Both qPCR and RT-qPCR are powerful tools for scientist to have at their disposal. These fundamental techniques are used to study biological process in a wide range of areas. Over the decades, Promega has supported researchers with RT-qPCR and qPCR reagents and systems to study everything from from diseases like COVID-19 and cancer to viruses in elephants and the circadian rhythm of krill.  

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What We Know About the 2019 Novel Coronavirus, SARS-CoV-2

David Goodsell image of SARS-2-CoV
Image by David Goodsell

The 2019 Novel Coronavirus (SARS-CoV-2) is a new virus that emerged in China in late 2019 and quickly jumped into scientific and mainstream news. When facing a potential pandemic, it can be difficult to share information without inducing panic. There’s no doubt that SARS-CoV-2 presents a significant threat to public health, but as with all viruses in their emerging stages, we often find ourselves with more questions than answers. However, through the work of the World Health Organization (WHO), government officials and hardworking scientists worldwide, we can begin to understand some of the details about SARS-CoV-2.

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Investigation of Remdesivir as a Possible Treatment for SARS-2-CoV (2019-nCoV)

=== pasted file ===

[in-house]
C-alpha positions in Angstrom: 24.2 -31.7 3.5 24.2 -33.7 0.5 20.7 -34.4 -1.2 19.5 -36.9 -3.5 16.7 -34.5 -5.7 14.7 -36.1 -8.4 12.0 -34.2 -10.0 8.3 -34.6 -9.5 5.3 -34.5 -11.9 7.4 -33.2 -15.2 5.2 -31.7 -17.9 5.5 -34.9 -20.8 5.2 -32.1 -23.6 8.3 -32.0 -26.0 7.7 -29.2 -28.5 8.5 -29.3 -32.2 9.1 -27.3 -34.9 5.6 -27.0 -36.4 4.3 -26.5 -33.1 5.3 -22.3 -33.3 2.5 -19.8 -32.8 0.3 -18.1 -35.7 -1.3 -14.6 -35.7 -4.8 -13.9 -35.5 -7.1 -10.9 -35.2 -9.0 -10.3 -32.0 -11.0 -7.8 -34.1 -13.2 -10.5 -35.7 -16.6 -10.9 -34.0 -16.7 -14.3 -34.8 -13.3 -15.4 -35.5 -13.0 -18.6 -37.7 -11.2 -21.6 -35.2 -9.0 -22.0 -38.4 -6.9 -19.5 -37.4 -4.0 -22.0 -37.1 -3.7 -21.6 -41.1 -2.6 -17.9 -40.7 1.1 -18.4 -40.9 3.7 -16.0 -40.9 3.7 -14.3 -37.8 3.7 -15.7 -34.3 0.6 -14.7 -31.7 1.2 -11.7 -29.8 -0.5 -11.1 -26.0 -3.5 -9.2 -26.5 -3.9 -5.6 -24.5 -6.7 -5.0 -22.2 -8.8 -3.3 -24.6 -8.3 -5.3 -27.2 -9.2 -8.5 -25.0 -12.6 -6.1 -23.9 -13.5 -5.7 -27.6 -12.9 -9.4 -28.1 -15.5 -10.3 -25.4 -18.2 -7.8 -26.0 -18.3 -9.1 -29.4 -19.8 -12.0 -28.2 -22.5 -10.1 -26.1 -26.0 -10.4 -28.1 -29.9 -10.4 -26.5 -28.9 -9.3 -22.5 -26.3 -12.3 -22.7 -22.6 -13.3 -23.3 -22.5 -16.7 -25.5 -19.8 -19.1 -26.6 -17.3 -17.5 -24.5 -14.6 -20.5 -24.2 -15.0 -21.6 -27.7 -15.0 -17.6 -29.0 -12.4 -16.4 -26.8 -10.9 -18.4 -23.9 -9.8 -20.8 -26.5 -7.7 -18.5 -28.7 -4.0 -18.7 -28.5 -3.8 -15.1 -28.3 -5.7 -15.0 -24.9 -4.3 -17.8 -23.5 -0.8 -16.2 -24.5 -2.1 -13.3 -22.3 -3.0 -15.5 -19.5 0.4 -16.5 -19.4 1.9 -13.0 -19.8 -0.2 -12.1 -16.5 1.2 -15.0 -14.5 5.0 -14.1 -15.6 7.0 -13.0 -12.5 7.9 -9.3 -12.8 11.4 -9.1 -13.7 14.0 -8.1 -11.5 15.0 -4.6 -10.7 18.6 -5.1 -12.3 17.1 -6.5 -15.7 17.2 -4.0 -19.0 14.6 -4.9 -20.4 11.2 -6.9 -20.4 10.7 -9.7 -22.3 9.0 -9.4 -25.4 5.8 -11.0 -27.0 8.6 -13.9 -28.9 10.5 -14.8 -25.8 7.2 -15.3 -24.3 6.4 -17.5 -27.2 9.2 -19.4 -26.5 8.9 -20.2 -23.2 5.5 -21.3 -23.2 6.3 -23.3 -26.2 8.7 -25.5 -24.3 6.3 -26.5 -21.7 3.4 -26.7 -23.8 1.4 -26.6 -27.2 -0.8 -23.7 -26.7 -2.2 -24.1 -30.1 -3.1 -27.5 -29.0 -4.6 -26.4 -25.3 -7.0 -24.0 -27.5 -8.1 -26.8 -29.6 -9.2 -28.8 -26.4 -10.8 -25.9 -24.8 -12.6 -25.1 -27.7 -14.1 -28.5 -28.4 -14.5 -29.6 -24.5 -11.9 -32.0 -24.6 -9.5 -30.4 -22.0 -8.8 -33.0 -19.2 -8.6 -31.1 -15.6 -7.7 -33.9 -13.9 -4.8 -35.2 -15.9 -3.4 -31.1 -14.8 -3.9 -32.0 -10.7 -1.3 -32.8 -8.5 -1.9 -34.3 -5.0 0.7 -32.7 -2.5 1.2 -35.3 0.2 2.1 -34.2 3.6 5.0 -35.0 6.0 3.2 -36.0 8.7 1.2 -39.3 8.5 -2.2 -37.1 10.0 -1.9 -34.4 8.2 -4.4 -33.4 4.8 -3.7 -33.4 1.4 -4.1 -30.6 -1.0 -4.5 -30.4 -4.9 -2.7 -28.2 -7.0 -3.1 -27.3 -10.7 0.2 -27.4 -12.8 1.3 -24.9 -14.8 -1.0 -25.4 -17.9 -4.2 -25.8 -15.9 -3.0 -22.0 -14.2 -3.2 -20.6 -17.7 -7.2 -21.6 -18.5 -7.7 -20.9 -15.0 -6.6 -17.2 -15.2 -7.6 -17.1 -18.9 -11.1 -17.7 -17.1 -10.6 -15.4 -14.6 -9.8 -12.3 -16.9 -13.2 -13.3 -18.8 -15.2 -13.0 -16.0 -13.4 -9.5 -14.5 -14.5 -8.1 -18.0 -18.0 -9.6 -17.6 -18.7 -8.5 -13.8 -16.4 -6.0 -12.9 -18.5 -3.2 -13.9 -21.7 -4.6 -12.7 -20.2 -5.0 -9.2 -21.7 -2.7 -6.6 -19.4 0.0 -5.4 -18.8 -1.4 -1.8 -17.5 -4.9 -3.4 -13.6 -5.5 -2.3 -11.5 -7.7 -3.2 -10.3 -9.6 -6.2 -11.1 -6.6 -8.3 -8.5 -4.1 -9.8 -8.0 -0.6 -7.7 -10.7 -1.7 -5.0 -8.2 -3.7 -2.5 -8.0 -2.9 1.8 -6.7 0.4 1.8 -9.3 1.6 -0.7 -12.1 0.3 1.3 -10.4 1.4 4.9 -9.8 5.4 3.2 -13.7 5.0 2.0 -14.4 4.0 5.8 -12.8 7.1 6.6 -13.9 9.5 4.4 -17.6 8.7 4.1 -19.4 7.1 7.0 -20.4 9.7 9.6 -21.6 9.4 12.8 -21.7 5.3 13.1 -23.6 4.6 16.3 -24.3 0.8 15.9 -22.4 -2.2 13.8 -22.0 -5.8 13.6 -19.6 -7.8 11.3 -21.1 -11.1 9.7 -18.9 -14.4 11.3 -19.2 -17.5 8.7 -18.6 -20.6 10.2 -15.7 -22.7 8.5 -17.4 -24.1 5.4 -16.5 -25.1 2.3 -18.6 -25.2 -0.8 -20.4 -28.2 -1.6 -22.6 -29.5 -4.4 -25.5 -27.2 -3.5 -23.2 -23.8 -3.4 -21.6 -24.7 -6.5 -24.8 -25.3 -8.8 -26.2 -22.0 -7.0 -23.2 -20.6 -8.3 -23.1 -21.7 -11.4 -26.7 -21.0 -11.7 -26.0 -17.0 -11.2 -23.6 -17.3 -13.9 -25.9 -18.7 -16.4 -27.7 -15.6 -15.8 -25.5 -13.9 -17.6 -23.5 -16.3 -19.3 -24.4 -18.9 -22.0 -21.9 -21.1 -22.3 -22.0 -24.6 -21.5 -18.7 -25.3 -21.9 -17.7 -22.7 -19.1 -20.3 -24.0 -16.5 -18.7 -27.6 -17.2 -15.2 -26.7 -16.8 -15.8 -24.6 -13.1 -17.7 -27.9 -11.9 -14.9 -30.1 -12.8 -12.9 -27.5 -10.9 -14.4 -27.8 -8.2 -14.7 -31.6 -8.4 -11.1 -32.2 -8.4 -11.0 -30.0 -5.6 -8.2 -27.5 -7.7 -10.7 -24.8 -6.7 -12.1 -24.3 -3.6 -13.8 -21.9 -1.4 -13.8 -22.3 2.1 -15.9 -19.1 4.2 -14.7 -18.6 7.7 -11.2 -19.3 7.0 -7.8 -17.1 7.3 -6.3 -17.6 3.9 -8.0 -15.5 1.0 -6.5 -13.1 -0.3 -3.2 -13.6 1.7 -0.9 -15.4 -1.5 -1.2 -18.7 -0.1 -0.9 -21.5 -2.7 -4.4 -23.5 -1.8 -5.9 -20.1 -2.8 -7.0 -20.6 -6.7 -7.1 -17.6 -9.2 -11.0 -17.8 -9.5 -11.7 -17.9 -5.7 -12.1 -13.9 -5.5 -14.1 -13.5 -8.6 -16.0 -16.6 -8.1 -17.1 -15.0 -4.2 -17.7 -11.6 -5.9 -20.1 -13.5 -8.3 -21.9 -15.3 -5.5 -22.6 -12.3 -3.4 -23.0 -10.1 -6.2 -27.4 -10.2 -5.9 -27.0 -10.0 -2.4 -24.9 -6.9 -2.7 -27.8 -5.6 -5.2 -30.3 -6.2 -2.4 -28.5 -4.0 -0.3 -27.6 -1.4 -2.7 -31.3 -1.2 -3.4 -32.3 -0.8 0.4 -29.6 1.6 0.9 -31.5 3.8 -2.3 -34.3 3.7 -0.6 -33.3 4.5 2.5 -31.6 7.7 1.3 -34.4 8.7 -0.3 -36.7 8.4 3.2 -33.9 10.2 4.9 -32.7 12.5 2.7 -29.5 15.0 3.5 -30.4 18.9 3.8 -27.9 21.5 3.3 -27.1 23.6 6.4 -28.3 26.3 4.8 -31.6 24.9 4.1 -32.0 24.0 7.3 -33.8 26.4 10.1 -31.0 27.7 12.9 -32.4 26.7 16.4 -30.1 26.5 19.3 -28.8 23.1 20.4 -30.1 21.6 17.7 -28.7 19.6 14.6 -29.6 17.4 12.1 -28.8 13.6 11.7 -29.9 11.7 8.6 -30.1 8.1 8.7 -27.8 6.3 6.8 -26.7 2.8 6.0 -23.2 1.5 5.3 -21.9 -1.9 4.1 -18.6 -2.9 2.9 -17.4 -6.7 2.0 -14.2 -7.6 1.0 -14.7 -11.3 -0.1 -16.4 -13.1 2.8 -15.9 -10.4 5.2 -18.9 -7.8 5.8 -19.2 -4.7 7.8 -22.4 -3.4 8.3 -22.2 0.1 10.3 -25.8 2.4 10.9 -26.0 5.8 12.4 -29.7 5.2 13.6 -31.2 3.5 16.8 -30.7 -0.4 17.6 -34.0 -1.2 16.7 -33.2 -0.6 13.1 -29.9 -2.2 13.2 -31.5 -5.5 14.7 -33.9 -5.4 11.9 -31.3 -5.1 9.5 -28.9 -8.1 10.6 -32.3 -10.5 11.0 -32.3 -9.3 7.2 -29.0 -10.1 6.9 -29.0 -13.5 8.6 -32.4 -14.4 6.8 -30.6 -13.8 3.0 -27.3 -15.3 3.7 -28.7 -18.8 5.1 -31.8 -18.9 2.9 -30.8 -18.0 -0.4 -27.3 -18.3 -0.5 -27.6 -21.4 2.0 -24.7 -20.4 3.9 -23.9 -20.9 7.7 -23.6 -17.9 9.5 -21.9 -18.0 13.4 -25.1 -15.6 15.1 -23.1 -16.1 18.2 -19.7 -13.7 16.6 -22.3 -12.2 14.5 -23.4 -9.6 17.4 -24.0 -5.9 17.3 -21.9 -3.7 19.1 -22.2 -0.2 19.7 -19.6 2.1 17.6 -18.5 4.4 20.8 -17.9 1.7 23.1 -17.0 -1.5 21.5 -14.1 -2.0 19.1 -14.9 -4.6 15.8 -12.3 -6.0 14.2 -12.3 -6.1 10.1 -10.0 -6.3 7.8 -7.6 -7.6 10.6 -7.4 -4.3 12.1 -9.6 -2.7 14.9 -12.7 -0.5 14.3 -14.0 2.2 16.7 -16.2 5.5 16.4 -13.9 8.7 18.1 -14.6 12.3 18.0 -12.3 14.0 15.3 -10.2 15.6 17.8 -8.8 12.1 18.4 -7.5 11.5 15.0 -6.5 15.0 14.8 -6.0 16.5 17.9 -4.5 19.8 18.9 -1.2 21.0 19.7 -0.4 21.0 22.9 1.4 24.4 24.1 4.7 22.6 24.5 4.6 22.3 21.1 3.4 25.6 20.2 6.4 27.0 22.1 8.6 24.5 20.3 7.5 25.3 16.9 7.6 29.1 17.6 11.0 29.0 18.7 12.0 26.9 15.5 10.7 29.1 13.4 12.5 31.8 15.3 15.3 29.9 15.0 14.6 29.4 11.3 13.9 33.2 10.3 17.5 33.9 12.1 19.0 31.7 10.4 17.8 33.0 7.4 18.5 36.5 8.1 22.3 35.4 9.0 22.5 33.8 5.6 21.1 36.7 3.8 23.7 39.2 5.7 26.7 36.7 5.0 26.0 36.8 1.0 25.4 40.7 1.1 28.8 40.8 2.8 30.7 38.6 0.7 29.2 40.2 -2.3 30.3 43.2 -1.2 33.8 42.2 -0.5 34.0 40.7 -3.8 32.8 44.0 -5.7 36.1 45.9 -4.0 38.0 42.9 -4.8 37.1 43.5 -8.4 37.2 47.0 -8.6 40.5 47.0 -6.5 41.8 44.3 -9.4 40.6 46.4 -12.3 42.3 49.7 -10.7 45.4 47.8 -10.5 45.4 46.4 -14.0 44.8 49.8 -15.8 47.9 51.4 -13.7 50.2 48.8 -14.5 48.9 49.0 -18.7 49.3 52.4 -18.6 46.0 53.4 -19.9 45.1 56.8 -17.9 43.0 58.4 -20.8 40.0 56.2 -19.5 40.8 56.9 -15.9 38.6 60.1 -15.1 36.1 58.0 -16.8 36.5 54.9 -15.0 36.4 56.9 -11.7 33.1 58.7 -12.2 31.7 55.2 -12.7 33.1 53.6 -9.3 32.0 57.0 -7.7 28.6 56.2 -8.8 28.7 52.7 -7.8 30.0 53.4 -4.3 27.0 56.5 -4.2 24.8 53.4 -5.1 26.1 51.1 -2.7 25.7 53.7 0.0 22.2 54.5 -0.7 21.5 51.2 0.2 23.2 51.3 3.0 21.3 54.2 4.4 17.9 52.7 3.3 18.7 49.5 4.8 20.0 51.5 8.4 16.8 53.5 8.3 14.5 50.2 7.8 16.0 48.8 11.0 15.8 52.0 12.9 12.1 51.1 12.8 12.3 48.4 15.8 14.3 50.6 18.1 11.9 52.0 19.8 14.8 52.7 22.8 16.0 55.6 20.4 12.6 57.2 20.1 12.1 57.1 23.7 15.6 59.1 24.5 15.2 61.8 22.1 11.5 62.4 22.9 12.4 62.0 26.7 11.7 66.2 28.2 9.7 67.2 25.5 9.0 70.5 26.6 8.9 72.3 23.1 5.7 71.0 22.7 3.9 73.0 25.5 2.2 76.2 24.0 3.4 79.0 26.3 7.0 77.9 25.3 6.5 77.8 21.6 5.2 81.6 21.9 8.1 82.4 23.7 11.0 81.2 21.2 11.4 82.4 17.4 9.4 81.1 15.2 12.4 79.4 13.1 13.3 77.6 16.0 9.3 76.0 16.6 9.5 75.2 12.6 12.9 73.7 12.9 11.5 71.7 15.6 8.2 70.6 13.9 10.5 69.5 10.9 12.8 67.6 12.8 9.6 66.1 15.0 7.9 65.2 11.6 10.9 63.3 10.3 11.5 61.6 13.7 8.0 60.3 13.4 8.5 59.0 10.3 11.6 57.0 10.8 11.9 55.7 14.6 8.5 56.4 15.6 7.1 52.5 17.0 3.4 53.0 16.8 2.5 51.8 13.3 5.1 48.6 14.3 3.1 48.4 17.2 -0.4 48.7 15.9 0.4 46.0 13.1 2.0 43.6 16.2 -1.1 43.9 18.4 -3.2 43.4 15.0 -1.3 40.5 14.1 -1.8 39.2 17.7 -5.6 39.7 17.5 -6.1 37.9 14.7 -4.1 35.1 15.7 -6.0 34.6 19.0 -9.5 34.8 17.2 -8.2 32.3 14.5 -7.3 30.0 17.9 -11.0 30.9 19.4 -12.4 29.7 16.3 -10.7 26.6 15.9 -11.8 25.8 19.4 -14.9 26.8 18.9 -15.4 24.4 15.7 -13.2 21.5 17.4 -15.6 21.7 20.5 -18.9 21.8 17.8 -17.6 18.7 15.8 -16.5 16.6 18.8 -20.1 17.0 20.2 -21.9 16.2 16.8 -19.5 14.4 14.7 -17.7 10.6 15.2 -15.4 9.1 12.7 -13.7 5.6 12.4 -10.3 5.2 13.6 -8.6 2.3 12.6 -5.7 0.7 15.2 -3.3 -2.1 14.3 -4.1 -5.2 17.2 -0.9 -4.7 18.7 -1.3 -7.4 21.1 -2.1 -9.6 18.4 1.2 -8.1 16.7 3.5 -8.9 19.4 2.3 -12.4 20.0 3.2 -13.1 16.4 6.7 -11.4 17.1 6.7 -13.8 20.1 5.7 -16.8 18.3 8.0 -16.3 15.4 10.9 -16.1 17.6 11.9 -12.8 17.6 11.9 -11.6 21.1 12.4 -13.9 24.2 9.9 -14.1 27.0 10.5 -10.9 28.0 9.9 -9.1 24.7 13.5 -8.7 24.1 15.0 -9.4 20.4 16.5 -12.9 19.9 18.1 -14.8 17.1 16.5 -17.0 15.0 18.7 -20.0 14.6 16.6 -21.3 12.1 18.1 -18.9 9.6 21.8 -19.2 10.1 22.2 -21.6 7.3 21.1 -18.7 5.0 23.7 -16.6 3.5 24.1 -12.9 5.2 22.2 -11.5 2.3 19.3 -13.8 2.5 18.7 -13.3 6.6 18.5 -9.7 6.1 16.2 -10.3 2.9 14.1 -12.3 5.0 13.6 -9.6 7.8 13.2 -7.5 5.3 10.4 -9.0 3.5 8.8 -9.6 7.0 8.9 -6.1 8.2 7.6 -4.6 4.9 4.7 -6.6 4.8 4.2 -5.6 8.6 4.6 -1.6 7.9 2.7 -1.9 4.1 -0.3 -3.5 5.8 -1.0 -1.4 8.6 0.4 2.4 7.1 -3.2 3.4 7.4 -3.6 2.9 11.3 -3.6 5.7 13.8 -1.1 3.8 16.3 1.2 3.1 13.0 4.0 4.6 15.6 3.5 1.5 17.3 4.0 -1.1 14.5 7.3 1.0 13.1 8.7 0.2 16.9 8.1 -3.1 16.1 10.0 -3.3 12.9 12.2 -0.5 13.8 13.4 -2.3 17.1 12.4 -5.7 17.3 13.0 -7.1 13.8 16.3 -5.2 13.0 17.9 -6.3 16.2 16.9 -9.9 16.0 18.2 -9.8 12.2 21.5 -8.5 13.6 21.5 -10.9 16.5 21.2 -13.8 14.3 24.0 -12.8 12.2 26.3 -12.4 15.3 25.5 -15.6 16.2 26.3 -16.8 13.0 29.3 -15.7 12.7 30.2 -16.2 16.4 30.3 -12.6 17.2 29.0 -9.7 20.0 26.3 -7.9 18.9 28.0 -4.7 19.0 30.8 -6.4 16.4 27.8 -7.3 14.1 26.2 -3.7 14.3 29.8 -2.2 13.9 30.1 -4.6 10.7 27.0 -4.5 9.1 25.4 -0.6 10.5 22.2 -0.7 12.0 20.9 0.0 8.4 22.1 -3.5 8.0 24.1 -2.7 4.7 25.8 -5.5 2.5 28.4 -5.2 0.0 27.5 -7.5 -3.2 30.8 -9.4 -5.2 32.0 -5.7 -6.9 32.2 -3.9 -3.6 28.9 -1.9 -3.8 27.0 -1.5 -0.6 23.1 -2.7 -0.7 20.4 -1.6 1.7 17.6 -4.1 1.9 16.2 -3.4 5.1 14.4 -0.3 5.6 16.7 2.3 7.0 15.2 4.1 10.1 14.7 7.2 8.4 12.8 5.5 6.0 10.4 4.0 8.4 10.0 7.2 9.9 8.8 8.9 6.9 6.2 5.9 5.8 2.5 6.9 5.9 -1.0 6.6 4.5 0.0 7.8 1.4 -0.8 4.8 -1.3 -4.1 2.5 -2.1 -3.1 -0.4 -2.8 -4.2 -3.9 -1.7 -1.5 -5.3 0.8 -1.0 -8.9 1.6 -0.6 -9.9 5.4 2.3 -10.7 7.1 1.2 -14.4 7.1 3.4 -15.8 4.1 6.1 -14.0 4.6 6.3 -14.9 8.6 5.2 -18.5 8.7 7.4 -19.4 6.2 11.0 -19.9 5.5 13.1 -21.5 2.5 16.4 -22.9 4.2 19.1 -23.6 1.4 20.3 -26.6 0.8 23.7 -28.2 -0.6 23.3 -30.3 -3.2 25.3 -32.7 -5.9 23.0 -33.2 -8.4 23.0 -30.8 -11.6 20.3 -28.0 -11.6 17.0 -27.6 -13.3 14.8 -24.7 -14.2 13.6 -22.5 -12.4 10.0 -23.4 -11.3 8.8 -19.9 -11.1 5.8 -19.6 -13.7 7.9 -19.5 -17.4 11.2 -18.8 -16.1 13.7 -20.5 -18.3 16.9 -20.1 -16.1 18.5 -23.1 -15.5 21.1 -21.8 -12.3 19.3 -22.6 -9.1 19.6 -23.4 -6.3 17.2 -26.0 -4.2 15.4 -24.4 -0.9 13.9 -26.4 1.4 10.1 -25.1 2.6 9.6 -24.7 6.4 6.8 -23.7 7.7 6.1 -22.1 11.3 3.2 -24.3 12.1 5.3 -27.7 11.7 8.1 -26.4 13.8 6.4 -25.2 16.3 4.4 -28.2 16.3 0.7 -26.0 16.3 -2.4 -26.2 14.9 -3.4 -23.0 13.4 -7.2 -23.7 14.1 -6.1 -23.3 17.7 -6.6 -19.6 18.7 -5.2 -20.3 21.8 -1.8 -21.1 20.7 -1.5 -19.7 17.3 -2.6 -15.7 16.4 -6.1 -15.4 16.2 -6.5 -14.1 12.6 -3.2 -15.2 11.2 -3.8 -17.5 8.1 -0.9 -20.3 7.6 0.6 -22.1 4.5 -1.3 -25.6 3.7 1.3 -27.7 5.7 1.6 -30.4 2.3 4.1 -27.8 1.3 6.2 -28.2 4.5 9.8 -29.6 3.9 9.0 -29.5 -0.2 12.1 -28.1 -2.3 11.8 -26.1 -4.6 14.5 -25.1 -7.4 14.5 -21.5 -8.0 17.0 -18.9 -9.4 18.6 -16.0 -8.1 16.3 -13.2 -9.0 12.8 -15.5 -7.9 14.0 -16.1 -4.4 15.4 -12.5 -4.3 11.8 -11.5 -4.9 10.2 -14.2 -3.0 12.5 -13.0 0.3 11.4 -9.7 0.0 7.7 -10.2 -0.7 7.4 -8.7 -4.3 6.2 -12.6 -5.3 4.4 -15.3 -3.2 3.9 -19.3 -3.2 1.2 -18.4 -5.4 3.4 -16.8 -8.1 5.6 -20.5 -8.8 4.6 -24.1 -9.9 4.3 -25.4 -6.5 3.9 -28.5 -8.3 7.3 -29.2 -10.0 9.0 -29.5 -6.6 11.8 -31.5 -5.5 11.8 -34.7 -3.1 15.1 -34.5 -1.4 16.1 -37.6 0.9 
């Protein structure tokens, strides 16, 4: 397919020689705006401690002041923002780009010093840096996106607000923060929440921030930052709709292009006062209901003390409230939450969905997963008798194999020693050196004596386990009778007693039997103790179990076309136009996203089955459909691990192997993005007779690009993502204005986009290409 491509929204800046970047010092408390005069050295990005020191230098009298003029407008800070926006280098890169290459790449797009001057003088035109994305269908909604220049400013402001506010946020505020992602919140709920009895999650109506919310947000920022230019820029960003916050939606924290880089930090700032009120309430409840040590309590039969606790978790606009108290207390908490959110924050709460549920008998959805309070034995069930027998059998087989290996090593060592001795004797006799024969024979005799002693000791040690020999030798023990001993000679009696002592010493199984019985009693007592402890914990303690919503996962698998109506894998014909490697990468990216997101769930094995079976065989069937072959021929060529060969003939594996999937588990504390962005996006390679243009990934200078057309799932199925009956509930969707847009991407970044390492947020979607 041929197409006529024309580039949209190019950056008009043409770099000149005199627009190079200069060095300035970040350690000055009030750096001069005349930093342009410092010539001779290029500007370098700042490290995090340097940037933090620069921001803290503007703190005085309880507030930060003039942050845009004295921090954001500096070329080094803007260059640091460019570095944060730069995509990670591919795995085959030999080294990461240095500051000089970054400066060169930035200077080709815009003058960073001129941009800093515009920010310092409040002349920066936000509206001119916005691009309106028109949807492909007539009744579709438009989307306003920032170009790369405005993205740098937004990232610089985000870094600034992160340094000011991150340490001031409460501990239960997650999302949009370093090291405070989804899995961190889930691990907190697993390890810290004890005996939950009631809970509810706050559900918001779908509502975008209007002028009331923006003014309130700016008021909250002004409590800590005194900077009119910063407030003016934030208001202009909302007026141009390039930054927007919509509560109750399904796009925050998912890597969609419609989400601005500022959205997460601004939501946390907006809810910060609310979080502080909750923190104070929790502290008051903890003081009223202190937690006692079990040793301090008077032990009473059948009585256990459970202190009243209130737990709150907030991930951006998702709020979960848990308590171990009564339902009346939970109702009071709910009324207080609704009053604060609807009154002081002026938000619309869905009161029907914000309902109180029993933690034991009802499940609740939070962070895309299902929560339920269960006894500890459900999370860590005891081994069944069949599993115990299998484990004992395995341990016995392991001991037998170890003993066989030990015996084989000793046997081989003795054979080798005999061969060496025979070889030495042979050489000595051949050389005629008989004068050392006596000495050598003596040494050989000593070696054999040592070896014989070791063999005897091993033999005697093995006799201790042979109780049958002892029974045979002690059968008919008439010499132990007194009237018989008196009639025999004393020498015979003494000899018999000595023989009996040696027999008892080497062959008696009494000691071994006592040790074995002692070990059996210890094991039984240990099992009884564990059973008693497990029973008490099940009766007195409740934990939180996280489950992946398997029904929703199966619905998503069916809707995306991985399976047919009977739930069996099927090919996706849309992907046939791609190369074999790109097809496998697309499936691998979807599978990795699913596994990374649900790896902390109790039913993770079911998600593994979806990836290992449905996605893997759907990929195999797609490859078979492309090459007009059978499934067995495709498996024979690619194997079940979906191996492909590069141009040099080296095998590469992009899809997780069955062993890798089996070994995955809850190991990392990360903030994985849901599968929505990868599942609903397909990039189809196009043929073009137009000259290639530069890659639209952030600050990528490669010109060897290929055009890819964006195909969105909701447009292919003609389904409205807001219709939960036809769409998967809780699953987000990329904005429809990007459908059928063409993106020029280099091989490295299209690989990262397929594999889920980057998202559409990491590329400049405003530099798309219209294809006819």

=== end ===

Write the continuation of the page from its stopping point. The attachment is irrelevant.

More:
Remdesivir (RDV or GS-5734) was used in the treatment of the first case of the SARS-CoV-2 (formerly 2019-nCoV ) in the United States (1). RDV is not an approved drug in any country but has been requested by a number of agencies worldwide to help combat the SARS-CoV-2 virus (2). RDV is an adenine nucleotide monophosphate analog demonstrated to inhibit Ebola virus replication (3). RDV is bioactivated to the triphosphate form within cells and acts as an alternative substrate for the replication-necessary RNA dependent RNA polymerase (RdRp). Incorporation of the analog results in early termination of the primer extension product resulting in the inhibition.

 Note the spikes that adorn the outer surface of the virus, which impart the look of a corona surrounding the virion, when viewed electron microscopically. In this view, the protein particles E, S, M, and HE, also located on the outer surface of the particle, have all been labeled as well. A novel coronavirus virus was identified as the cause of an outbreak of respiratory illness first detected in Wuhan, China in 2019.